Histrionic personality disorder (HPD) is a type of Cluster B personality disorder characterized by excessive emotionality and attention-seeking behavior.
Have you ever met someone who was highly emotional, dramatic, and overtly seductive in their conversation with others? Someone who was too obsessed with their appearance? Someone who couldn’t bear not being the center of attention? Someone who would go to unhealthy and sometimes dangerous levels to draw attention back to themselves?
If yes, chances are you came across someone having Histrionic personality disorder. The term ‘histrionic’ has only become recently relevant. Originally the disorder was referred to as ‘Hysterical personality.’
Traits Of Histrionic Personality Disorder
According to the Diagnostic Statistics Manual – V (DSM-V), a consistent pattern of attention-seeking behavior and high emotionality from early adulthood is indicative of the disorder. The following personality traits are reflected by people having Histrionic personality disorder:
- They are uncomfortable in situations where the center of attention is someone else.
- Their interactions with other people are marked by inappropriate provocative, and sexual behavior.
- They showcase a shallow and rapidly shifting flow of emotions.
- They have an impressionistic style of expression that lacks detail.
- They consistently use their appearance to bring attention to them.
- They are dramatic in conversations and show exaggerated emotions.
- They are easily influenced by people or the environment around them.
It is common for people to have overlapping symptoms of more than one personality disorder. This often leads to doctors diagnosing ‘personality disorder not otherwise specified (PDNOS).’
Other disorders that share common traits with Histrionic personality disorders include:
- Narcissistic personality disorder: This is due to similar narcissistic traits and attention-seeking behavior.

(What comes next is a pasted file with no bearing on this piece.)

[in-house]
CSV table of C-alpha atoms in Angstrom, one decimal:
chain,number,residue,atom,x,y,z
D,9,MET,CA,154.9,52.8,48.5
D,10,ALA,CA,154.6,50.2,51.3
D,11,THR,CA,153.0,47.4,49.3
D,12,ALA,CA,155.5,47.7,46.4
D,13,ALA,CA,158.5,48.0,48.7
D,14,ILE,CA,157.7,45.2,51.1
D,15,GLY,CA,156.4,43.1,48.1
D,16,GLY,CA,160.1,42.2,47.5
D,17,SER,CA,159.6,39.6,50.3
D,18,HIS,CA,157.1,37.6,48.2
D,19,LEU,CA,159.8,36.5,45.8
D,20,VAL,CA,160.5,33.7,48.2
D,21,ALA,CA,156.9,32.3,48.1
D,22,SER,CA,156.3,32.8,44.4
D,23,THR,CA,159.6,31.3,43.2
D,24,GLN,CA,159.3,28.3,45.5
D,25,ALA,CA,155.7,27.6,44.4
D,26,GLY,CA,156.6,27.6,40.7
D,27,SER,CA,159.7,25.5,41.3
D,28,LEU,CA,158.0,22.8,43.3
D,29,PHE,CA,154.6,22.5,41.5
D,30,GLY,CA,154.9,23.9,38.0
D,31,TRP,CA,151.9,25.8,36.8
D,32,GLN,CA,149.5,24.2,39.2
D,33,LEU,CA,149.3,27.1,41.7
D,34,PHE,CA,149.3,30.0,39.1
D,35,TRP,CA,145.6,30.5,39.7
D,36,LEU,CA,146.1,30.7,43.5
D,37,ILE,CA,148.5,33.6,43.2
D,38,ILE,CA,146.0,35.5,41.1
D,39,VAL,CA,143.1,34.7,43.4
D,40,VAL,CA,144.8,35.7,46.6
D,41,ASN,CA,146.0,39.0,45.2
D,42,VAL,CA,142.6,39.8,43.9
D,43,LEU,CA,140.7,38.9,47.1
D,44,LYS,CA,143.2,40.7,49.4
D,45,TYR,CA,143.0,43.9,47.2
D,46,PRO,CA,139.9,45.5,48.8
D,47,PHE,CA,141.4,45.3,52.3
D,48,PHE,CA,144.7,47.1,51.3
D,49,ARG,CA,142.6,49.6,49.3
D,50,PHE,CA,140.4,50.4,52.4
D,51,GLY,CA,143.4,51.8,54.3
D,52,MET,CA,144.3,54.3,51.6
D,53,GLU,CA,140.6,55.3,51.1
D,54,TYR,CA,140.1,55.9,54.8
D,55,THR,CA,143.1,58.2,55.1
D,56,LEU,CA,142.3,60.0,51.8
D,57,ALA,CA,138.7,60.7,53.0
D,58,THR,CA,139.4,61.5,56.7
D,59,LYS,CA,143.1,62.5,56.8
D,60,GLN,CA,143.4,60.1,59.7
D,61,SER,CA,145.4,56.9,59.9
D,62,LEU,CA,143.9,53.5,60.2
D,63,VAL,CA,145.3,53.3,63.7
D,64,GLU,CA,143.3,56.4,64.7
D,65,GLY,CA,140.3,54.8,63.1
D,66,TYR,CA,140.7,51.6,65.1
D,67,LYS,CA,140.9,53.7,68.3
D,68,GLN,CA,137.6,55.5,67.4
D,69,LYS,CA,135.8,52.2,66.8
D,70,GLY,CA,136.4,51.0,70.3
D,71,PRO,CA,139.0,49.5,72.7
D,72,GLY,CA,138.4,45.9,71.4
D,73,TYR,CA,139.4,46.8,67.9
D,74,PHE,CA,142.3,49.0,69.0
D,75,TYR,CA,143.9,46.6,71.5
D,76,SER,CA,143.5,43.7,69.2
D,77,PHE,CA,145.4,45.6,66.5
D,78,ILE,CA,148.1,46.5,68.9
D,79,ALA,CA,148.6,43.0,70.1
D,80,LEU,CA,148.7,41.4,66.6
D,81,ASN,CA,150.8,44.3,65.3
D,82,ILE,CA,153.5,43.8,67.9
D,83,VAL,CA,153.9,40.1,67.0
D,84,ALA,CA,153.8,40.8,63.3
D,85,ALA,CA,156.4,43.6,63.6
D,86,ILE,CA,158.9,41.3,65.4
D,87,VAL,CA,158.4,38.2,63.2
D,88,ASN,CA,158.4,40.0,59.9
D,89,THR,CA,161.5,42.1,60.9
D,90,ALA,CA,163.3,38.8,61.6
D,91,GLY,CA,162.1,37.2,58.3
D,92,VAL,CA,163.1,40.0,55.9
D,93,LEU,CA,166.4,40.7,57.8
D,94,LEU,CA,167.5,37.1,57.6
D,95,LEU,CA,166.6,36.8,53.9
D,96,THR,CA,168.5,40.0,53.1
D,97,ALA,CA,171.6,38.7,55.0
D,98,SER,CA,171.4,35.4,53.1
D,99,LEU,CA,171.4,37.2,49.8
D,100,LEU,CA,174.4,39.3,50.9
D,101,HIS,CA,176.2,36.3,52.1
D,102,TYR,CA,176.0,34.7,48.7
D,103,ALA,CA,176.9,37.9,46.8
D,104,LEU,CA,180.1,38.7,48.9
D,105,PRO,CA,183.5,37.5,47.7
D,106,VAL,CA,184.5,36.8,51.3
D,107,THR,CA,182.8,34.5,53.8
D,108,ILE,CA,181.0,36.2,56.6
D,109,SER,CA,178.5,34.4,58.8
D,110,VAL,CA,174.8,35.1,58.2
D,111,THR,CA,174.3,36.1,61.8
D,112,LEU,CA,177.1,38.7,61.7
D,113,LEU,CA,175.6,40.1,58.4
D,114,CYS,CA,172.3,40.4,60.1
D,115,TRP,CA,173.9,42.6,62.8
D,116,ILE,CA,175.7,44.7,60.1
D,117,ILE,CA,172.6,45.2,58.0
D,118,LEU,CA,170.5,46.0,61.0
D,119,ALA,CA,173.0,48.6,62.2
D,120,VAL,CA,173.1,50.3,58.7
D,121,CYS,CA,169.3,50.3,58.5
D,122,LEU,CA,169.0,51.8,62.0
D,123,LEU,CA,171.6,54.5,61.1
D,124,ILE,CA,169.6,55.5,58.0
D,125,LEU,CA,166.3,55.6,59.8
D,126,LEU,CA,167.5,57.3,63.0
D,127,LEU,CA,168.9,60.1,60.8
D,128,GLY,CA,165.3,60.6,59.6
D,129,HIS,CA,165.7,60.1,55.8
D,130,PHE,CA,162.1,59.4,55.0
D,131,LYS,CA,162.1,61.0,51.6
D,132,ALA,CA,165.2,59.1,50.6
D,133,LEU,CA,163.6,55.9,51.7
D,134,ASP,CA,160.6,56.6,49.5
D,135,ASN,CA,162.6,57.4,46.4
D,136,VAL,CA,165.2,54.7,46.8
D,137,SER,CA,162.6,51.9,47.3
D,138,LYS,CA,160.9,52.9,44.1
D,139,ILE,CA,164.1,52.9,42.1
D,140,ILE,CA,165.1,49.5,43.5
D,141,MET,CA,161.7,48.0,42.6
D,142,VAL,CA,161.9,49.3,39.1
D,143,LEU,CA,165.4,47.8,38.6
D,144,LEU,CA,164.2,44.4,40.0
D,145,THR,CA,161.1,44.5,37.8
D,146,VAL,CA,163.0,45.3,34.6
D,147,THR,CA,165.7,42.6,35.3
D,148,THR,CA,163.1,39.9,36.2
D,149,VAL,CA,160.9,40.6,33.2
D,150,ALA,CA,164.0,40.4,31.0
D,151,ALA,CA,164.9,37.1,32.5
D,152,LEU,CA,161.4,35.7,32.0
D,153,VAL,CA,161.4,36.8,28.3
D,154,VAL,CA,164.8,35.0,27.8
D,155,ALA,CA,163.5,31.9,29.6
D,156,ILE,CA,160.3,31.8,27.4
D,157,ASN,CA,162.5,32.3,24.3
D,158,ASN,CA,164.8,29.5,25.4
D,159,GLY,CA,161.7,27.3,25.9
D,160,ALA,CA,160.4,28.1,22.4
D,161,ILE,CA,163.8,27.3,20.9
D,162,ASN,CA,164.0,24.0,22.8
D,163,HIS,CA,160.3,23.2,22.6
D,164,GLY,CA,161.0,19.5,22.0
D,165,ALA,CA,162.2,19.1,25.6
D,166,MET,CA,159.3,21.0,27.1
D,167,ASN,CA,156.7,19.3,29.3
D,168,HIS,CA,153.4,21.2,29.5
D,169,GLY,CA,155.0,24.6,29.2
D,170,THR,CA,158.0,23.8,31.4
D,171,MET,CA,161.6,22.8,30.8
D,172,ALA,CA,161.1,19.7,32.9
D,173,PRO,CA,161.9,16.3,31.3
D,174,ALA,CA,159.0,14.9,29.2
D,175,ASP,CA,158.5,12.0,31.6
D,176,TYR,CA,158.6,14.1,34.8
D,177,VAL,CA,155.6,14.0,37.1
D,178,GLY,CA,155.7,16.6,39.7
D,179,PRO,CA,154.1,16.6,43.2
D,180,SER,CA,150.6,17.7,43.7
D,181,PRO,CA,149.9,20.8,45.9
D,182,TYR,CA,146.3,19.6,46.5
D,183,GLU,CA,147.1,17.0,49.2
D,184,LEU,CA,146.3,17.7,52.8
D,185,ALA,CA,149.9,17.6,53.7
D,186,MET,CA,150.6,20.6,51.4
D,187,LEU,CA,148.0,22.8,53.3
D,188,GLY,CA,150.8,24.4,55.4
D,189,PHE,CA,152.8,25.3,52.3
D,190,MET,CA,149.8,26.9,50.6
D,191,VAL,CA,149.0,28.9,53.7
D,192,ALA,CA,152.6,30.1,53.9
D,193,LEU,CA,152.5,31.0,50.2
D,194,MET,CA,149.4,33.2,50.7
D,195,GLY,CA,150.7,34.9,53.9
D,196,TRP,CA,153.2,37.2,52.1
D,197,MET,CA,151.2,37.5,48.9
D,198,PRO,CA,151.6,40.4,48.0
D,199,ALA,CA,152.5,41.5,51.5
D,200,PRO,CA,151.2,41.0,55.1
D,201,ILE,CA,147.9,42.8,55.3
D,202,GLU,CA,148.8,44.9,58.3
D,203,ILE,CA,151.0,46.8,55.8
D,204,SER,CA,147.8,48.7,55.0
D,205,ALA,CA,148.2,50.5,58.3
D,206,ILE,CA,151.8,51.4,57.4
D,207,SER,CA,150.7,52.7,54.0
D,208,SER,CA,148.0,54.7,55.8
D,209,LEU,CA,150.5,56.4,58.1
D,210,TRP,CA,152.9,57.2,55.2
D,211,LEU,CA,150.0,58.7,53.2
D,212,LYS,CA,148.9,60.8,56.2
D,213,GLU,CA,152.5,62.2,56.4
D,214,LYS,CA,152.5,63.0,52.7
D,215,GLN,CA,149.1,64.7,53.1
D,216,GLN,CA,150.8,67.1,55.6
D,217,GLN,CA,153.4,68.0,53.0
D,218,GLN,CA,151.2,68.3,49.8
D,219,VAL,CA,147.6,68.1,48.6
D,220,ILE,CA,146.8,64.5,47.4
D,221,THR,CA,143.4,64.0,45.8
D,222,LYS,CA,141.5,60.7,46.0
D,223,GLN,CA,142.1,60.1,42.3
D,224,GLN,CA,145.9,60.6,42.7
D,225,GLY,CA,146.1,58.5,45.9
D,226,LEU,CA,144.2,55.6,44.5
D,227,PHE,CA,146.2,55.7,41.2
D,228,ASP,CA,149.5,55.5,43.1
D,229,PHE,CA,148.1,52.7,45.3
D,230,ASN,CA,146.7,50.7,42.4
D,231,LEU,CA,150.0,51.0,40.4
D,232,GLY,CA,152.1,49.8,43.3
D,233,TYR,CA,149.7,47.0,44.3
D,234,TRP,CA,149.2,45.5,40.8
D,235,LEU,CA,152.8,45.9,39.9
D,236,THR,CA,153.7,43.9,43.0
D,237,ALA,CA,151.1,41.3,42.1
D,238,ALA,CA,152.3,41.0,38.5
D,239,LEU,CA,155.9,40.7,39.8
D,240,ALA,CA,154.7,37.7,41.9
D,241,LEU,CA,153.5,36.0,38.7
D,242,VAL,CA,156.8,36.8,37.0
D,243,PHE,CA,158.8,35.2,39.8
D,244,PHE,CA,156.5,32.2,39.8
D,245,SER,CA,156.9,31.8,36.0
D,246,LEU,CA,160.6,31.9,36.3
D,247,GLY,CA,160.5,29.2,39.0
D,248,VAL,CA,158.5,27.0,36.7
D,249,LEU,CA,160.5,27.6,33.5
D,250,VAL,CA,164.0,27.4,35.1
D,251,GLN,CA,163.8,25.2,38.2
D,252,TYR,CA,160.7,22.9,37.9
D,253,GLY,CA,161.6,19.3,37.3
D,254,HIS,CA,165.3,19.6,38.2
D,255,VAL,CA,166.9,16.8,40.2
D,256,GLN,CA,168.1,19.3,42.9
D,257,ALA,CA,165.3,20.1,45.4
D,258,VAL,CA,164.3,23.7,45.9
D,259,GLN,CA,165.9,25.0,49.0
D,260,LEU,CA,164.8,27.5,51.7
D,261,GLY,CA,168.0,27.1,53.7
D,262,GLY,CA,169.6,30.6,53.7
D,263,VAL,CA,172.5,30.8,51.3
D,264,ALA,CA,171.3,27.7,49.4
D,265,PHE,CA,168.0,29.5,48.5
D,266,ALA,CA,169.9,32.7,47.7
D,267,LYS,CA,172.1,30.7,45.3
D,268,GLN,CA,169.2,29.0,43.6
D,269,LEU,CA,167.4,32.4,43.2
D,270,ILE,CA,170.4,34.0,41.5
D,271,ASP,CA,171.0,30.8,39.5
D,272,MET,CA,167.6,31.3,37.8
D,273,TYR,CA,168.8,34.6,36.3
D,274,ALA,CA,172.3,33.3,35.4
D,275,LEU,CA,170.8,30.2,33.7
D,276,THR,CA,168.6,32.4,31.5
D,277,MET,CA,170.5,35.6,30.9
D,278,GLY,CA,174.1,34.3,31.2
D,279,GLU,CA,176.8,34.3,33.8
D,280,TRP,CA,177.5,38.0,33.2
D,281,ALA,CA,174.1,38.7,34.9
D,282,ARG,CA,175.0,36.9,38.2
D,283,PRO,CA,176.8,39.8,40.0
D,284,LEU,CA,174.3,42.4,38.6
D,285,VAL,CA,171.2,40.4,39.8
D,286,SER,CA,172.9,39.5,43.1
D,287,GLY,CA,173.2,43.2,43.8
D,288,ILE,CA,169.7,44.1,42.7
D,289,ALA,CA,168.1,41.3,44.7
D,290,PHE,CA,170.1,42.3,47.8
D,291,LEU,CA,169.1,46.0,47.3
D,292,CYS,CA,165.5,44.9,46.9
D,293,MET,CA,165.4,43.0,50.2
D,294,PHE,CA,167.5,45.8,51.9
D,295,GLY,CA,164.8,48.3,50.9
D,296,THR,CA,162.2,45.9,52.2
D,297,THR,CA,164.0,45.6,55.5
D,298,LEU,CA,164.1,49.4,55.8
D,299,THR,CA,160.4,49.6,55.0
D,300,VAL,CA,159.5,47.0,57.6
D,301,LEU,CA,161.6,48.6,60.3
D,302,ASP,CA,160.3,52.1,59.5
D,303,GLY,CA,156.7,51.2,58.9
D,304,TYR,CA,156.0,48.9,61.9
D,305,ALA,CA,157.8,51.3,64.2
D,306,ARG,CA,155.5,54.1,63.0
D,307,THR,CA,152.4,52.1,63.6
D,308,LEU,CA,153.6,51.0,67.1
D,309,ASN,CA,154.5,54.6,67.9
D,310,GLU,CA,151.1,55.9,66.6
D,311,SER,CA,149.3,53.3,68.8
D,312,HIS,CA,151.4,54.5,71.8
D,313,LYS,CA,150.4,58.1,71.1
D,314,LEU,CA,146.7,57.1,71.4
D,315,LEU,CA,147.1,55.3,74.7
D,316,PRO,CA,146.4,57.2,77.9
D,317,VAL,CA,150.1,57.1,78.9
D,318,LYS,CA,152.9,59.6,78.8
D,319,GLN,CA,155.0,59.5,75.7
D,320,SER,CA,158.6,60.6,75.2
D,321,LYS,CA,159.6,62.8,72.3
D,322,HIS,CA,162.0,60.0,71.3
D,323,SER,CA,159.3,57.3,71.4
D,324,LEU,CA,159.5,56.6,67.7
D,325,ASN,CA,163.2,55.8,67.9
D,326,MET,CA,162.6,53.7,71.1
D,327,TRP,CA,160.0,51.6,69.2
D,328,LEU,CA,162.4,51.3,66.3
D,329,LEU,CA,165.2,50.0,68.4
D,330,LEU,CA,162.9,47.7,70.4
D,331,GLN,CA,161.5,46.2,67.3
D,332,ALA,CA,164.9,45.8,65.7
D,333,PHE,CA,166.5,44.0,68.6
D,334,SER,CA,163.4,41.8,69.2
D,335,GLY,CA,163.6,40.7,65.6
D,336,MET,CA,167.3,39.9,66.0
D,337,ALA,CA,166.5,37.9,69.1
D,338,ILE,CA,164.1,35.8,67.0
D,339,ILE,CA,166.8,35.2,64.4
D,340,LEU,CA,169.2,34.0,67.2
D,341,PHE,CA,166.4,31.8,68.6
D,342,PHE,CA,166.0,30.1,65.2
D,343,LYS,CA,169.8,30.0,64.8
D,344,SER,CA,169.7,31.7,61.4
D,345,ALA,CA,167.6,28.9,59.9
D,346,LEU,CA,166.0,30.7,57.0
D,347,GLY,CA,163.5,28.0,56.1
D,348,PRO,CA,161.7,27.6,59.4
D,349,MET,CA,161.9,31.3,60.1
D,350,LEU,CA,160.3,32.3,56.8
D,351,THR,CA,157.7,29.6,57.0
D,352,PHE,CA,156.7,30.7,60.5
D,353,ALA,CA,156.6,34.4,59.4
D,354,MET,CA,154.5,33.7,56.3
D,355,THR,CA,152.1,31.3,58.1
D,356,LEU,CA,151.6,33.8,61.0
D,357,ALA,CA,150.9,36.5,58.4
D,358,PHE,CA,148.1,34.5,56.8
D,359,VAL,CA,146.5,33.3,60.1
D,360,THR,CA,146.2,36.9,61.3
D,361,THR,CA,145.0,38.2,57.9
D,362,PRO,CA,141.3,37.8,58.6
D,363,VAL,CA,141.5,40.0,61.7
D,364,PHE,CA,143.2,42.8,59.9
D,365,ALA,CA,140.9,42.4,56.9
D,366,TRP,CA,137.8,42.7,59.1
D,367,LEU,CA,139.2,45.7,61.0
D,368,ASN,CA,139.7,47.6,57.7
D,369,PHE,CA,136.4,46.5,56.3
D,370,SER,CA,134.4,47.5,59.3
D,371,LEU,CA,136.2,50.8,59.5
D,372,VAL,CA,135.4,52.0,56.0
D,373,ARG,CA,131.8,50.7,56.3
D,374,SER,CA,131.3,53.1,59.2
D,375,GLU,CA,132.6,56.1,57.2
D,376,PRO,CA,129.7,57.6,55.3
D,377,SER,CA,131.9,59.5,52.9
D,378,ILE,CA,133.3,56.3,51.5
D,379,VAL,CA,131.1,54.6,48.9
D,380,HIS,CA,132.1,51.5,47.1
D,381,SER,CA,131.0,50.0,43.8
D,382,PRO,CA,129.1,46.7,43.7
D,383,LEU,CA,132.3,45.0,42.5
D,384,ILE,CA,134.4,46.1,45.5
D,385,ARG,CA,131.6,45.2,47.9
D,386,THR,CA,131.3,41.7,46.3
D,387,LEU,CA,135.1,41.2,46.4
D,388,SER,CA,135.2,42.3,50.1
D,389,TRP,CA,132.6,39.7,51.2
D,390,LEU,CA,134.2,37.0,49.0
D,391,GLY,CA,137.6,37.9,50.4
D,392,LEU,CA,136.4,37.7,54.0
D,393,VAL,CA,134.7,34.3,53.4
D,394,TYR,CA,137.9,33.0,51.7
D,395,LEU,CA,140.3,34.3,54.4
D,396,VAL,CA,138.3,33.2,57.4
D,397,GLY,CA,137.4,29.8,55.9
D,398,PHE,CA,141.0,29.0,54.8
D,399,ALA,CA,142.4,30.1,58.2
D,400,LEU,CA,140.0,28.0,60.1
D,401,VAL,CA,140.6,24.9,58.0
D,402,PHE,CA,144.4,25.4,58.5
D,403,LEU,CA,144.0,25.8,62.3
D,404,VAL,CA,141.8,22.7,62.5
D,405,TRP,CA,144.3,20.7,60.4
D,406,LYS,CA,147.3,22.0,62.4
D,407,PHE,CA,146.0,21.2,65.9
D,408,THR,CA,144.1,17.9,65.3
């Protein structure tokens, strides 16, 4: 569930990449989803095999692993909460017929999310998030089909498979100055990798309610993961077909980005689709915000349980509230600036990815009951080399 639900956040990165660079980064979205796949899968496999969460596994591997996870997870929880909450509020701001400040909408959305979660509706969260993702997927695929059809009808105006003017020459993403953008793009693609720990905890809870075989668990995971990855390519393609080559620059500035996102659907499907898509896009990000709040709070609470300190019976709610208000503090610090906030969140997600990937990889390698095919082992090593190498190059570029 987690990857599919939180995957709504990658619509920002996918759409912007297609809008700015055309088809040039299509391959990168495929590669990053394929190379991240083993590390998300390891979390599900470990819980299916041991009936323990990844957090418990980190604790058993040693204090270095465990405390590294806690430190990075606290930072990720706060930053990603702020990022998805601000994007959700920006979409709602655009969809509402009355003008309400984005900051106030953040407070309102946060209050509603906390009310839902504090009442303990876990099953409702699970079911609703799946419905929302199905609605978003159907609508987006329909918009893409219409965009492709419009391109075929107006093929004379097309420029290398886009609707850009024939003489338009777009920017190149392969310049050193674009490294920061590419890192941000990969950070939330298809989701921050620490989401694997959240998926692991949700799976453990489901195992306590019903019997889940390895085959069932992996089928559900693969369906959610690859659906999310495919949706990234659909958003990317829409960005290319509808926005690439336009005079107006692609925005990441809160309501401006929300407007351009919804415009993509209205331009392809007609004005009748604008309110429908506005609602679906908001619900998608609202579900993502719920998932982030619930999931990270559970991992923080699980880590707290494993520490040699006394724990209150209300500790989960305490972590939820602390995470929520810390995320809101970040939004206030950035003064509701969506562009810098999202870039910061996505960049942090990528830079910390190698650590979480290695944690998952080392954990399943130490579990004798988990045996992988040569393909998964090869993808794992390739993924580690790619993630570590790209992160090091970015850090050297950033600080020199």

- Borderline personality disorder: This is due to the intense emotional landscapes that both the disorders share.
- Dependent personality disorder: This is due to the common symptom of having a strong desire to be near people.
- Somatic symptom disorder: This is due to the similarity of ways the patient might use their physical ailments to gain attention.
Read more: Somatic Symptom Disorder – Definition, Causes, And Symptoms.
Causes of Histrionic Personality Disorder
Most researchers believe that Histrionic personality disorder results from a combination of genetics and environmental conditions. Childhood trauma and inattentive parenting have also been touted as reasons for developing the disorder. Over-indulgent parenting might also lead to children developing HPD in the future. Moreover, parents who tend to role-model volatile, dramatic, and sexual behavior might also put their children at risk of developing HPD.
Psychotherapy has been widely used as a treatment for Histrionic personality disorder. Supportive psychotherapy, which is non-threatening and reassuring, is a good treatment choice. Through empathetic listening it aims at:
- reducing emotional distress,
- improving self-esteem, and
- enhancing coping skills.
Other than this, psychodynamic psychotherapy that aims at altering the patient’s dysfunctional perspective is used to resolve underlying complicated issues. As per research by Sulz S., mood stabilizers can be used to alleviate symptoms of impulse control.
Disclaimer: The above-suggested medications should only be used after proper diagnosis and discussion with professionals. Unregulated use can be life-threatening.
Read more: Best Online Therapy Platforms – 5 Easy-To-Use And Affordable Sites.
A variety of emotions and invalidating environment contribute to a cluster of personality disorders. For people who suffer from them, life is a difficult balancing of trying to suppress the constant stream of emotions they feel.
Widespread awareness of these disorders will help about bring a positive change in how the world views them. This will encourage more people to come forward and actively seek the help they require. To continue on the path of awareness, find out more about another widely misunderstood disorder, Narcissistic personality disorder, here.
To continue learning more about mental health, subscribe to Your Mental Health Pal.